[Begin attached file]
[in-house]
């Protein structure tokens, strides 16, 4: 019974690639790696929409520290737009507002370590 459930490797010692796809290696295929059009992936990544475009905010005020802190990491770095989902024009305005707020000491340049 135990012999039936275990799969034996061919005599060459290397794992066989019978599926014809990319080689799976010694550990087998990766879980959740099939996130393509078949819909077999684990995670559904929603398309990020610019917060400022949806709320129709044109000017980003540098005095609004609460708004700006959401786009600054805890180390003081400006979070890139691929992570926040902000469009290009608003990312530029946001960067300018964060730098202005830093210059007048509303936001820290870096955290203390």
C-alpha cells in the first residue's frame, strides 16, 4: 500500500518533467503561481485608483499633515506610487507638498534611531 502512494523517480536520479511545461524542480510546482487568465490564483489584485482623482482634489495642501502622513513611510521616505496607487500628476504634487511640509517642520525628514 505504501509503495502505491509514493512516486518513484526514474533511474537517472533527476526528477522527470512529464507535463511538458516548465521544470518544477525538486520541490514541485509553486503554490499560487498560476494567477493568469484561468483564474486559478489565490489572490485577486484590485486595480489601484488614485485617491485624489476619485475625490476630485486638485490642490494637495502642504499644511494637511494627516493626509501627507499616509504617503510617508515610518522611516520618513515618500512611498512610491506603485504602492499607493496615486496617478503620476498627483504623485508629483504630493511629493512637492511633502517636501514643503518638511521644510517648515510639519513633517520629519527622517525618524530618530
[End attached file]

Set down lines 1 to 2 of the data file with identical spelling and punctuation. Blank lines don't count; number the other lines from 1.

[in-house]
């Protein structure tokens, strides 16, 4: 019974690639790696929409520290737009507002370590 459930490797010692796809290696295929059009992936990544475009905010005020802190990491770095989902024009305005707020000491340049 135990012999039936275990799969034996061919005599060459290397794992066989019978599926014809990319080689799976010694550990087998990766879980959740099939996130393509078949819909077999684990995670559904929603398309990020610019917060400022949806709320129709044109000017980003540098005095609004609460708004700006959401786009600054805890180390003081400006979070890139691929992570926040902000469009290009608003990312530029946001960067300018964060730098202005830093210059007048509303936001820290870096955290203390």